For me, the flashpoint was when the Cooper Lamp Company closed its doors and we lost 110 jobs. We lost a manufacturing company that was an important community business and employer of residents. Trying to figure out how to replace those jobs led me down the path of exploring clean technology and clean energy. But that whole exploration involved meetings with residents and interaction with people from the sustainability community, so I would say a little bit of both.
My experience with Green Exchange, as well as the revitalization of the Addison industrial corridor and of Lathrop Homes, has now led me to expand, to include and develop new standards to align the three assets so that we have an incubator of clean technology and clean energy. An incubator not just of the products and services but also the processes and the way that communities organize and work toward achieving sustainable communities; where there is economic opportunity, social justice and also a plan for protecting our environment and supporting responsible environmental stewardship.
There are policies that I have developed through experience, and in some instances in response to economic challenges. We need to build off of that and use this knowledge in moments where we’re not even reacting anymore but were being proactive. The Green Exchange was reactive. It was a good reaction, a good response, but from that experience, we’re saying, “Why don’t we extrapolate and why don’t we build off of that?” And now, look at Lathrop Homes and the industrial corridor. Why not adopt the most cutting edge standards for developing new communities and use new building practices and technologies?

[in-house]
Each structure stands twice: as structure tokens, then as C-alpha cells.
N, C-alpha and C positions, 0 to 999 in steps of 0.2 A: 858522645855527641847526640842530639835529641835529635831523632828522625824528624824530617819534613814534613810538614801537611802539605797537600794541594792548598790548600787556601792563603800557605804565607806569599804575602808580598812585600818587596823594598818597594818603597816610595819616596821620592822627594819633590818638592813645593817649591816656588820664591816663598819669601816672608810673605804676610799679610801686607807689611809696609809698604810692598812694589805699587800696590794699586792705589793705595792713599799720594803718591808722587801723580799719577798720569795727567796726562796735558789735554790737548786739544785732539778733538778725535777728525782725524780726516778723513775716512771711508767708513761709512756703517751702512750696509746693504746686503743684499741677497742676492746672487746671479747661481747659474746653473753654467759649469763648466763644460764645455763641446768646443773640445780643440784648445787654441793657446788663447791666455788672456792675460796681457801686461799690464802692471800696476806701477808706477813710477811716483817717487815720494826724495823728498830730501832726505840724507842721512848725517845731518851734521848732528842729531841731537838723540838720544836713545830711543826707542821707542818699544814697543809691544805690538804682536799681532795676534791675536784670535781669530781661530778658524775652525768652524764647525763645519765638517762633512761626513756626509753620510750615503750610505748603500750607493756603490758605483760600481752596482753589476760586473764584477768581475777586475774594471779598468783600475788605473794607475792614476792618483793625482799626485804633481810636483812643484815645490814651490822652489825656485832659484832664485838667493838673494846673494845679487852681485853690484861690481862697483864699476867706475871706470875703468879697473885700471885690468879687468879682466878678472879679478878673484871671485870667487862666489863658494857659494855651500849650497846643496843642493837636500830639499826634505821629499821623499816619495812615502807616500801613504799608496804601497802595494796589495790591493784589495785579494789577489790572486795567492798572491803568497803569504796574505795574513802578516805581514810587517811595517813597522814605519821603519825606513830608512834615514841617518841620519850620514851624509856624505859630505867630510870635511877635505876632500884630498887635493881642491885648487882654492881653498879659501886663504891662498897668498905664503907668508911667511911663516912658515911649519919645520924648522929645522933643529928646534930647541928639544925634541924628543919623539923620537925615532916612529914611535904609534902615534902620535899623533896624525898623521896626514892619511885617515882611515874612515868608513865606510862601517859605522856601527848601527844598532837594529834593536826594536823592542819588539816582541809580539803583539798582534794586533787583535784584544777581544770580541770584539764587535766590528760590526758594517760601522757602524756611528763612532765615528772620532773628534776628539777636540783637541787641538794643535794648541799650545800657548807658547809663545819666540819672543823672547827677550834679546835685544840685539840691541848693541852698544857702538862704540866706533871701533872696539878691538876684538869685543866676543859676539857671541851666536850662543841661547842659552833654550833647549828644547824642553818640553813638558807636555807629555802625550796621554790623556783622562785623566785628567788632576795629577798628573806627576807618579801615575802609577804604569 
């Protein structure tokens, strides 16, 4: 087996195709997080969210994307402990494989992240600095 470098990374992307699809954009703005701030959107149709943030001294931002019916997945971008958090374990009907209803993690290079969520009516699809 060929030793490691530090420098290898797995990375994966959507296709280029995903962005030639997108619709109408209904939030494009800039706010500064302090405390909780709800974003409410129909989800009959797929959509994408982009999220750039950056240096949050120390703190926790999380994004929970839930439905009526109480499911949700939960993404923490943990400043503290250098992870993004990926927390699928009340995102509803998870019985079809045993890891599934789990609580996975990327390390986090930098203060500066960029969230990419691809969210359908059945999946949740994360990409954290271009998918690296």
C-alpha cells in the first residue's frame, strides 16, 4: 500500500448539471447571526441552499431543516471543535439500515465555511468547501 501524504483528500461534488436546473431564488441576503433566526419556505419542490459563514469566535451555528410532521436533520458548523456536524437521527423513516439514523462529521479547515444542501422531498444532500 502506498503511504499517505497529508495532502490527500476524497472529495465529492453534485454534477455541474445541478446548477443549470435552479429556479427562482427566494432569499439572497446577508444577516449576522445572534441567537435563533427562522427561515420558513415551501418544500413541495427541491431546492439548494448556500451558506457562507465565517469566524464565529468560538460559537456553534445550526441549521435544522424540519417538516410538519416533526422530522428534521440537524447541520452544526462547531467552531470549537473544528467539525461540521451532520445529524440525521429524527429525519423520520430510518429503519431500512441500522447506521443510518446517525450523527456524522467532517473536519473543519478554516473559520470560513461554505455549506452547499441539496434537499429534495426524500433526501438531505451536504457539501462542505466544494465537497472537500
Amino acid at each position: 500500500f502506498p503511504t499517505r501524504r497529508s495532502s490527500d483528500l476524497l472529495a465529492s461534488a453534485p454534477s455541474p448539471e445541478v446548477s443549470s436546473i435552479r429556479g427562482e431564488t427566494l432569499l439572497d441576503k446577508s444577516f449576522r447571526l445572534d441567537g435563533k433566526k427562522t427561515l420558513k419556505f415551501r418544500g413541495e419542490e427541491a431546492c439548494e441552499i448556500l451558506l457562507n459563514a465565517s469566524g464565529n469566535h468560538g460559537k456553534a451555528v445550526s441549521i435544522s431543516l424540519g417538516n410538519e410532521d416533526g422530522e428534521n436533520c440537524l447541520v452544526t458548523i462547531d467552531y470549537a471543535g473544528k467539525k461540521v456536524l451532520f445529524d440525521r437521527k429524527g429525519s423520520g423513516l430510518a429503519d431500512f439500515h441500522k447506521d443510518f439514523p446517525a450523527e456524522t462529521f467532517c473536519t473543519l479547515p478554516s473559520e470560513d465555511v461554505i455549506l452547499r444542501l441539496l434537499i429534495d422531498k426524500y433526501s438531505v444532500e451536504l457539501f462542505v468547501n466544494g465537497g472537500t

The crippled economy has many in the green building movement talking about the federal stimulus package. Have any of those funds made it into your ward?

The blue line is one of the oldest lines in our system and there was some track work that was done. And some monies are being used for weatherization plans and other initiatives, but there is still a lot of money on the table. There will be opportunities for competing grant proposals, given what were doing, and you’ll see more stimulus funding directed specifically at Green Exchange and the Lathrop Homes and also the industrial corridor. That’s why the plans are so important. You first have to have a vision, you have to have something on paper that lays the ground work for how it is you are going to use these assets and revitalize the assets. And we are basically finished with the three where we have pen to paper and there is a plan.

Is there anything else down the line after those three?

Those three are big. [laughs] I have to finish what I started. Green Exchange is 270,000 square feet. The Lathrop Homes are 34 acres. That’s huge. Usually those projects take four to six years. The industrial corridor, just the first ward side alone–mind you it covers three wards–is about twenty-something acres. So that’s a lot of land to cover.
What we need in Chicago are more examples, more proof points of what these green collar jobs, what these green businesses look like. What does a green economy look like? What I get most excited about with the Green Exchange, Lathrop Homes and the Addison industrial corridor, they’re small enough where we can get work done today, but they’re big enough, especially if you combine the three, where we can really set a new standard here in Chicago and separate ourselves form the pack where other cities are trying to do the same thing.
This really gives us a unique opportunity, I believe, to establish ourselves as a premier clean technology, clean energy and economic hub. My view is that the city should be striving to be the green Silicon Valley of the world. Where this is the incubation place if you want to try out the most cutting edge technologies, if you want to invest. The university system and colleges doing R & D, preparing the work force of the 21st century. We should be leading the pack in all those fields.